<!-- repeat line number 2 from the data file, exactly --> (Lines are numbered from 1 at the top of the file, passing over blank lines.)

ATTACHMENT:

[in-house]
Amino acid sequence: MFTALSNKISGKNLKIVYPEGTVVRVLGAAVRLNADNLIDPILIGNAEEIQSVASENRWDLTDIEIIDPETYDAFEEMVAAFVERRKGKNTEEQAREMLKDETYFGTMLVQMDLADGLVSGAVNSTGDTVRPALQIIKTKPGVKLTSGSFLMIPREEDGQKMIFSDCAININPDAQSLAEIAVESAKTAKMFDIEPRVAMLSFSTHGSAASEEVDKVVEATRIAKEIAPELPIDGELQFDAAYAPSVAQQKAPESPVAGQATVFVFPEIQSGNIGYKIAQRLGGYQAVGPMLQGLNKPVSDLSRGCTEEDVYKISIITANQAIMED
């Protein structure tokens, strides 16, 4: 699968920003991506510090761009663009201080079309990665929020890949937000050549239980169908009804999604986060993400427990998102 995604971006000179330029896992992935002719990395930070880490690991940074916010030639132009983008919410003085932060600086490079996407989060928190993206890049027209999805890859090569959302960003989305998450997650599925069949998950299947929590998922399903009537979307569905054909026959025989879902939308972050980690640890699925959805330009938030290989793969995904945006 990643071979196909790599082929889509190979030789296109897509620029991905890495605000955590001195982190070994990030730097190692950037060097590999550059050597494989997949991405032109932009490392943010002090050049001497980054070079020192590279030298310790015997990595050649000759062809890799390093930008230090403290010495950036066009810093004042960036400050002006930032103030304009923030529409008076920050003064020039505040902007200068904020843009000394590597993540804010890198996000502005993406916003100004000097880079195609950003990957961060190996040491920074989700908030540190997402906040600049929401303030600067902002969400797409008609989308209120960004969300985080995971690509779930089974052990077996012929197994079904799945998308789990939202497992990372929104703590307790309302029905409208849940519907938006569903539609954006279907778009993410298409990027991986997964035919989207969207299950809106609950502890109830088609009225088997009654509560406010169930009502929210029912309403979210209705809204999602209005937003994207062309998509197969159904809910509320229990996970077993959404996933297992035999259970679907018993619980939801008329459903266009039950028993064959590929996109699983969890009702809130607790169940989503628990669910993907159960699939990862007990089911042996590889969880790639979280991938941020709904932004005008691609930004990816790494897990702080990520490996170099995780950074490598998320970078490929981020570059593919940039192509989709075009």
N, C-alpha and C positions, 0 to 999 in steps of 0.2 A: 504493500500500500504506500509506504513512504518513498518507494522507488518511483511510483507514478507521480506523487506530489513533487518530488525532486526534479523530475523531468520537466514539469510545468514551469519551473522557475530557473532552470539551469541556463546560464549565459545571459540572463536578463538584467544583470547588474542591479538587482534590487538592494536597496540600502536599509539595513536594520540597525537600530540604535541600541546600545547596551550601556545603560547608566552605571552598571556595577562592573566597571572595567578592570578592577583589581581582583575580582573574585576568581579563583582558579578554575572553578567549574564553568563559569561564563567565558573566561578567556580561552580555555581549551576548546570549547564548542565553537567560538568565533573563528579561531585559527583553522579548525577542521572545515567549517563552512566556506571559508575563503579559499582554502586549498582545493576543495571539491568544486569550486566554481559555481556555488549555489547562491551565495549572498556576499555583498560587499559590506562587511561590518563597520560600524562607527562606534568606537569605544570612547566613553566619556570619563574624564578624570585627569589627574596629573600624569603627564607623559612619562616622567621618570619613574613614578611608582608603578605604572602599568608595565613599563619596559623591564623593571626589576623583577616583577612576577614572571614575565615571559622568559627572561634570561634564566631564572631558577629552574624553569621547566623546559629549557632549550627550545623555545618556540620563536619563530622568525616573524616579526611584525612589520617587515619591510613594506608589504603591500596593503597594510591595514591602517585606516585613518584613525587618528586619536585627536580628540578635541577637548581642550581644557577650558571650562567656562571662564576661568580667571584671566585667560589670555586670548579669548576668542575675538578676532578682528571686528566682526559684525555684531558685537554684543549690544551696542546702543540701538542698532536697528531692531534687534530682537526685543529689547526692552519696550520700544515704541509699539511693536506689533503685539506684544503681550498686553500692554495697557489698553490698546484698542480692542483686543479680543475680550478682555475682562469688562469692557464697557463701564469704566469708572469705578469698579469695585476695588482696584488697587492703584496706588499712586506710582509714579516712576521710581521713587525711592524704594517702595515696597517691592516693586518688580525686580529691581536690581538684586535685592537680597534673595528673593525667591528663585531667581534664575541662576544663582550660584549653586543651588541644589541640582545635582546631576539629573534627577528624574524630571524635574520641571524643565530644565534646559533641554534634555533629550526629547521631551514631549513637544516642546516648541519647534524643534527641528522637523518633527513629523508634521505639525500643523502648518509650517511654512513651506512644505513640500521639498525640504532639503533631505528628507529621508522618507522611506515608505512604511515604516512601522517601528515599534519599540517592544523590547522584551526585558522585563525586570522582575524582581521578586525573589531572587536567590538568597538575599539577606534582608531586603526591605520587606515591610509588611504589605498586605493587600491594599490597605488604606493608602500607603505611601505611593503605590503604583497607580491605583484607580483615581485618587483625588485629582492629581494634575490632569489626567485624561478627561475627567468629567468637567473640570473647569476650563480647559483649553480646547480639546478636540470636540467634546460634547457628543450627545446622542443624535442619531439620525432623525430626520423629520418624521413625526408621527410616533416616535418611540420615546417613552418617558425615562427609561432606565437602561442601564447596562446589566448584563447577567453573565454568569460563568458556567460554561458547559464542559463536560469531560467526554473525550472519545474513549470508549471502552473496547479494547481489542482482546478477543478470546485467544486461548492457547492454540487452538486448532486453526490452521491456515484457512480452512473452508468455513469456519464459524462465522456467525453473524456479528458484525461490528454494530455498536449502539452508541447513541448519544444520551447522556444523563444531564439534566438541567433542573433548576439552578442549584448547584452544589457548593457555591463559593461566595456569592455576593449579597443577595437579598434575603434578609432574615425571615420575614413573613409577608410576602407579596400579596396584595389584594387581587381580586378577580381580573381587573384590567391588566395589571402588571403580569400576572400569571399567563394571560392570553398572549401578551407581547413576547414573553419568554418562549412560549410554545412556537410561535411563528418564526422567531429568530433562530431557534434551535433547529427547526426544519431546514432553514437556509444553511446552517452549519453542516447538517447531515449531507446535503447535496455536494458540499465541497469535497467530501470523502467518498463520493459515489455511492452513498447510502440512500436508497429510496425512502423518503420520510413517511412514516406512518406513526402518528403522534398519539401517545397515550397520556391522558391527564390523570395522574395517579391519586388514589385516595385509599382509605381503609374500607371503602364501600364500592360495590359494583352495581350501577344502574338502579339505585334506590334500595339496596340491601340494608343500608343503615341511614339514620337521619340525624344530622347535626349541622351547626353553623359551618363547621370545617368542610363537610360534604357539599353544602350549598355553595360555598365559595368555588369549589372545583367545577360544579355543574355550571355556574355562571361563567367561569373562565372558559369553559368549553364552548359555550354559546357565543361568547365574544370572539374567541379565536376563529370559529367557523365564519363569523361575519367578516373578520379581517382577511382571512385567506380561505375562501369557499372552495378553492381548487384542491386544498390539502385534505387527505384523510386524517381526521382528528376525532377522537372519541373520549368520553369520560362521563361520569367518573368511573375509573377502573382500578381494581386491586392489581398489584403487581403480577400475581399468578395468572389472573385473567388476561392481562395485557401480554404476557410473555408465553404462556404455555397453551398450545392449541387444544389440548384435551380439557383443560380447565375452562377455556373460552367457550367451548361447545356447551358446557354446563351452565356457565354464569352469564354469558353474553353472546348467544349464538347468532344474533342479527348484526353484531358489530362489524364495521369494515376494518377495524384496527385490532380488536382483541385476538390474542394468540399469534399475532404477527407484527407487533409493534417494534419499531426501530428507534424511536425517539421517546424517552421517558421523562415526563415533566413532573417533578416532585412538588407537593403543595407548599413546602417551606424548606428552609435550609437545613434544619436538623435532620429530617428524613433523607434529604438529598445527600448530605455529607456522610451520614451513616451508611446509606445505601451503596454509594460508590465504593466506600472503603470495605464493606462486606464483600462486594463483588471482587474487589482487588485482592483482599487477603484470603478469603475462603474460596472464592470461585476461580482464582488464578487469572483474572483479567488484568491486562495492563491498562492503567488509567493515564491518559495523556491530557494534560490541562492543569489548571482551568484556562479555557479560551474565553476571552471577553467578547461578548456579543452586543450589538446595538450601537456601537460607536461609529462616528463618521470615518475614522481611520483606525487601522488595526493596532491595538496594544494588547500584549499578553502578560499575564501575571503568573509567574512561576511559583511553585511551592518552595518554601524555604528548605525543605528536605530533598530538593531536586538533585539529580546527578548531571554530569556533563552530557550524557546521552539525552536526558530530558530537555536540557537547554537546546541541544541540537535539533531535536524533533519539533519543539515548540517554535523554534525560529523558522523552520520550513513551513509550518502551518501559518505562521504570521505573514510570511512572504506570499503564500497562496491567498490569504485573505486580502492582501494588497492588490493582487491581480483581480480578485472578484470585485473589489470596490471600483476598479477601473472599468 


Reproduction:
Amino acid sequence: MFTALSNKISGKNLKIVYPEGTVVRVLGAAVRLNADNLIDPILIGNAEEIQSVASENRWDLTDIEIIDPETYDAFEEMVAAFVERRKGKNTEEQAREMLKDETYFGTMLVQMDLADGLVSGAVNSTGDTVRPALQIIKTKPGVKLTSGSFLMIPREEDGQKMIFSDCAININPDAQSLAEIAVESAKTAKMFDIEPRVAMLSFSTHGSAASEEVDKVVEATRIAKEIAPELPIDGELQFDAAYAPSVAQQKAPESPVAGQATVFVFPEIQSGNIGYKIAQRLGGYQAVGPMLQGLNKPVSDLSRGCTEEDVYKISIITANQAIMED